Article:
Arts – Film

Cousins 

Vendetta Films
by
21 June 2021

Cousins, a new release from New Zealand, has its heart in its throat, harmonising a driftless protagonist with the enduring love of her whanau (Māori for extended family).

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Playing with Sharks 

Madman Films
by
18 June 2021

Any film about shark conservation faces a dilemma: how to de-sensationalise an animal whose cinematic charisma relies on the combination of thrill and fear. What reels us in as viewers is the excitement of an up-close, full-frontal encounter with a dangerous predator. Film scholar Tom Gunning talks about this as ‘lust for the eyes’, when an image ‘rushes forward to meet the viewer’, provoking ‘a complicated sort of excitement bordering on terror’.

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Martin Eden 

Palace Films
by
15 June 2021

‘I want to tell you about my incessant march through the kingdom of knowledge.’ Hands in pockets, jacket collar turned up against the wind, Martin Eden (Luca Marinelli) strides forward, centre-frame. He cuts a bold, broad-shouldered figure against a steely Rothko of a backdrop, all cool blues, hazily banded into sky, sea, and deserted concrete waterfront. But for his lilting napoletano voiceover, and the chanson strains of Joe Dassin’s 1970s hit ‘Salut’ – addressed, like Martin’s words, to a lover who’s far away in more senses than one – he seems like a man out of space and time.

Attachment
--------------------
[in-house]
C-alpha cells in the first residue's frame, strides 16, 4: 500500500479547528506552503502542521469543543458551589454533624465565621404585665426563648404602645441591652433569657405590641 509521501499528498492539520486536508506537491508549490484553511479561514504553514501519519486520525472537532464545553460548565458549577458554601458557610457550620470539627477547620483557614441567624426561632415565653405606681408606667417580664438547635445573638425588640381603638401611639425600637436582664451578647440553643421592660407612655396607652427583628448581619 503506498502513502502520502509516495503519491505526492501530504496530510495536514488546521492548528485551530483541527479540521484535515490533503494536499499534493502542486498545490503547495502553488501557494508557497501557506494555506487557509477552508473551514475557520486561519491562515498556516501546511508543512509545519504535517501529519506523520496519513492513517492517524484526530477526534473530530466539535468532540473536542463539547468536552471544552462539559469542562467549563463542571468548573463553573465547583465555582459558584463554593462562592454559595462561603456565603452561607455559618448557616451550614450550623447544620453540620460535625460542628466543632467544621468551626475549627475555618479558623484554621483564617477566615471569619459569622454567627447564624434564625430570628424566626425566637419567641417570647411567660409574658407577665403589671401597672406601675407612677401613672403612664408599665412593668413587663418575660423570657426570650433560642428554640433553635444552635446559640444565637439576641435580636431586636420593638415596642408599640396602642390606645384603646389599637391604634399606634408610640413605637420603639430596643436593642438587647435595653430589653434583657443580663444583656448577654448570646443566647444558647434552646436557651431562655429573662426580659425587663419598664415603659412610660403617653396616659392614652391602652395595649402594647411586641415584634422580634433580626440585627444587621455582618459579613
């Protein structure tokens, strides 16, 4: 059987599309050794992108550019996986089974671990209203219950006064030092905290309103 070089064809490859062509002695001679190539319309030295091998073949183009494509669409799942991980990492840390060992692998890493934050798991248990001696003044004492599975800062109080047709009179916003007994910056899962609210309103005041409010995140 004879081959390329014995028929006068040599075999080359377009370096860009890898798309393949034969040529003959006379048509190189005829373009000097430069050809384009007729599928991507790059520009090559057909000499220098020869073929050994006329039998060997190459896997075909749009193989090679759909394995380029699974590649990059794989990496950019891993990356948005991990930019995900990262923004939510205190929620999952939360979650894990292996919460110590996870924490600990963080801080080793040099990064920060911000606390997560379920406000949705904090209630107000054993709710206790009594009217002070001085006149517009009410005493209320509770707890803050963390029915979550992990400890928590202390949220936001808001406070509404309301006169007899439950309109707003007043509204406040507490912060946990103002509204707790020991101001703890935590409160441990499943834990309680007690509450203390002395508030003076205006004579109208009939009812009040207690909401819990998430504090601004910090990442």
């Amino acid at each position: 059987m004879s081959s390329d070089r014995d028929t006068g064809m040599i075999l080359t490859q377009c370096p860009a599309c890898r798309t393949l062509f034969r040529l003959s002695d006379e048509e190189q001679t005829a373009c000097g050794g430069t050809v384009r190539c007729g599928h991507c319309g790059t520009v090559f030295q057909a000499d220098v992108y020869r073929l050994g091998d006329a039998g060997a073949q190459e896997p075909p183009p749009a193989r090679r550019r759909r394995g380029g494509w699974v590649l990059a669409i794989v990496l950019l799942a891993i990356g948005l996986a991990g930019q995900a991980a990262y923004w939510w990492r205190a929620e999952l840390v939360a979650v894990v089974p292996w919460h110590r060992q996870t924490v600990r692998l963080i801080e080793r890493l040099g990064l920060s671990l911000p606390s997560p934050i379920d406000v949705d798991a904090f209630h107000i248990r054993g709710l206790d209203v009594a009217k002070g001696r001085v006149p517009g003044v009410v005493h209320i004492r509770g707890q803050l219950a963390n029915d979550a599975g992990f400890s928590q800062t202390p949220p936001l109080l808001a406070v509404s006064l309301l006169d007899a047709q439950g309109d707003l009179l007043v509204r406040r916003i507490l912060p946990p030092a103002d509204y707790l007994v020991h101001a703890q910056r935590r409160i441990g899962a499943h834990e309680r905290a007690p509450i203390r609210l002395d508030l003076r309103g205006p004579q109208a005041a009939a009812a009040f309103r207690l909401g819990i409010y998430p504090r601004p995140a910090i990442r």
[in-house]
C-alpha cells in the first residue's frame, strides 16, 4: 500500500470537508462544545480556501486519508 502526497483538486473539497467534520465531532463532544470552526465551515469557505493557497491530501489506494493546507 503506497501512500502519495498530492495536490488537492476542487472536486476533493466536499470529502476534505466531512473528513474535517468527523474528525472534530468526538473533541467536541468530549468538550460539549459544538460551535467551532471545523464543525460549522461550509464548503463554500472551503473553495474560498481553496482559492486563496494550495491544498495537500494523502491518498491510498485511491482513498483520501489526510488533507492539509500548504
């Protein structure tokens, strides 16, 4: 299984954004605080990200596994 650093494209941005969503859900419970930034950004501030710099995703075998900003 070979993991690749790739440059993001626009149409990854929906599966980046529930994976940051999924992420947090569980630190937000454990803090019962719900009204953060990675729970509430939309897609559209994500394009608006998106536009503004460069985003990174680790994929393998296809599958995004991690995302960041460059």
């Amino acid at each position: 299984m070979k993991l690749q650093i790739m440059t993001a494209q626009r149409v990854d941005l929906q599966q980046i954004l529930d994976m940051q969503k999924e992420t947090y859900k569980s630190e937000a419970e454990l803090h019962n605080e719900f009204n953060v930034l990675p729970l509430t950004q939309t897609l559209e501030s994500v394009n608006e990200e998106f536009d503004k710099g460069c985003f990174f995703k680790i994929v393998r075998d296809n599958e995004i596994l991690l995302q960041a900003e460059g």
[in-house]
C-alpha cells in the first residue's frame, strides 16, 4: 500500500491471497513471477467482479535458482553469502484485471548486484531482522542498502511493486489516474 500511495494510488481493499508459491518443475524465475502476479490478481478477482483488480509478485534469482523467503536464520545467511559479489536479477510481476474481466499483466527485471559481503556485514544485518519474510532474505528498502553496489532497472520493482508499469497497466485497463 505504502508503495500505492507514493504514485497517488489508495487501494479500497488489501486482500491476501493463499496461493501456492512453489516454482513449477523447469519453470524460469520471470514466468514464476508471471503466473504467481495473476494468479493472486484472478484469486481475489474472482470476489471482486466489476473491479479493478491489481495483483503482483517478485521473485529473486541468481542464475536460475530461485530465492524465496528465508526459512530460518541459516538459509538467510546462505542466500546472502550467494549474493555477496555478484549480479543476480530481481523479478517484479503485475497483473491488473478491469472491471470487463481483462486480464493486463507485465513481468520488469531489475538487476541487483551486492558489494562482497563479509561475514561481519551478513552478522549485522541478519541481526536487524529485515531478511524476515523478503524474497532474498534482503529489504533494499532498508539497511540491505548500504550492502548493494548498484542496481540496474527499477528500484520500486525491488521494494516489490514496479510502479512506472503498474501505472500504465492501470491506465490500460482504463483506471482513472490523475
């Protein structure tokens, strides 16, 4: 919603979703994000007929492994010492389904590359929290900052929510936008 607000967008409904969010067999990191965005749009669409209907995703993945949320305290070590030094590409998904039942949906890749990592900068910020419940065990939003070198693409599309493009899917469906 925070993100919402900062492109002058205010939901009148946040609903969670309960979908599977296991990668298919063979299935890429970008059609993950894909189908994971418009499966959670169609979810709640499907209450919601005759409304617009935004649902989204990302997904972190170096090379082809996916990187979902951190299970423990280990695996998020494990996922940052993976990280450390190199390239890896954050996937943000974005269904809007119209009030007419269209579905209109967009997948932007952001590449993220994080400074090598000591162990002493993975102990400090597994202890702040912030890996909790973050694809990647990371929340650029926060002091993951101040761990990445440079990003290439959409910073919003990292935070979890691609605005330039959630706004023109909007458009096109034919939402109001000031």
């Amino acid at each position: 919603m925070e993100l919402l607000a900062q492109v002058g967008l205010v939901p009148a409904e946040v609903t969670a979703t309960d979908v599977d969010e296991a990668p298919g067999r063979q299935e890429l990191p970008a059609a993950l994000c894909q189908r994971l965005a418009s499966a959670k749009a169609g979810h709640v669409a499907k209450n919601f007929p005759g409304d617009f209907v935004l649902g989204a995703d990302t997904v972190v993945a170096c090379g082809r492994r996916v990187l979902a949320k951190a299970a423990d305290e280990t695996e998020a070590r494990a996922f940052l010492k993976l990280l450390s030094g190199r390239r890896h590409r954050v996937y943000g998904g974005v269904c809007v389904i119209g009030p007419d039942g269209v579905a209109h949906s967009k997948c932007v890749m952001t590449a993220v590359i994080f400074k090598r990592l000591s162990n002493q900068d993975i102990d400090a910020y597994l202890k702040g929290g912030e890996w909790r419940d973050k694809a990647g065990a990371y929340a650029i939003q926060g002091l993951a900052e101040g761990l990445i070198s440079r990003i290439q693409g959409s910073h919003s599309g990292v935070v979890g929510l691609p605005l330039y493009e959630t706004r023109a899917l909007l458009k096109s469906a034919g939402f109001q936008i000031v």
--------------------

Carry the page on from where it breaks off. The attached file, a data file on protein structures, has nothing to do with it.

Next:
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Percy vs Goliath 

Rialto Distribution
by
07 June 2021

Percy vs Goliath, known simply as Percy in some territories, is based on a real-life legal case of an independent crop farmer who took on a large-scale agrochemical corporation. One can imagine a shared sentiment that the story would make a great Hollywood movie. Problematically, the reason for thinking this is because Hollywood has made this film before, repeatedly. The familiarity and predictability of the events depicted are the very reason why it shouldn’t be made into a film.

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My Name is Gulpilil 

ABCDFilm
by
07 June 2021

In 1955, Charles Chauvel’s Jedda – the first colour feature film made in Australia – was released. At the January première in Darwin, the two Aboriginal cast members, Rosalie Kunoth-Monks and Robert Tudawali, were the only ones permitted to sit with the white people. (Later that year it was released in the United Kingdom as Jedda the Uncivilized.)

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De Gaulle 

Palace Films
by
04 May 2021

General Charles de Gaulle (1890–1970) was an icon of the French Resistance movement during the Nazi occupation of France in World War II. Lending his name to the postwar Gaullist myth that presented France as a collective, unalloyed nation of resistance fighters, de Gaulle (founder and president of the Fifth Republic from 1959 to 1969) became a symbol of French strength, determination, and honour during a divisive and turbulent period of history.

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The Dissident 

Madman Films
by
22 April 2021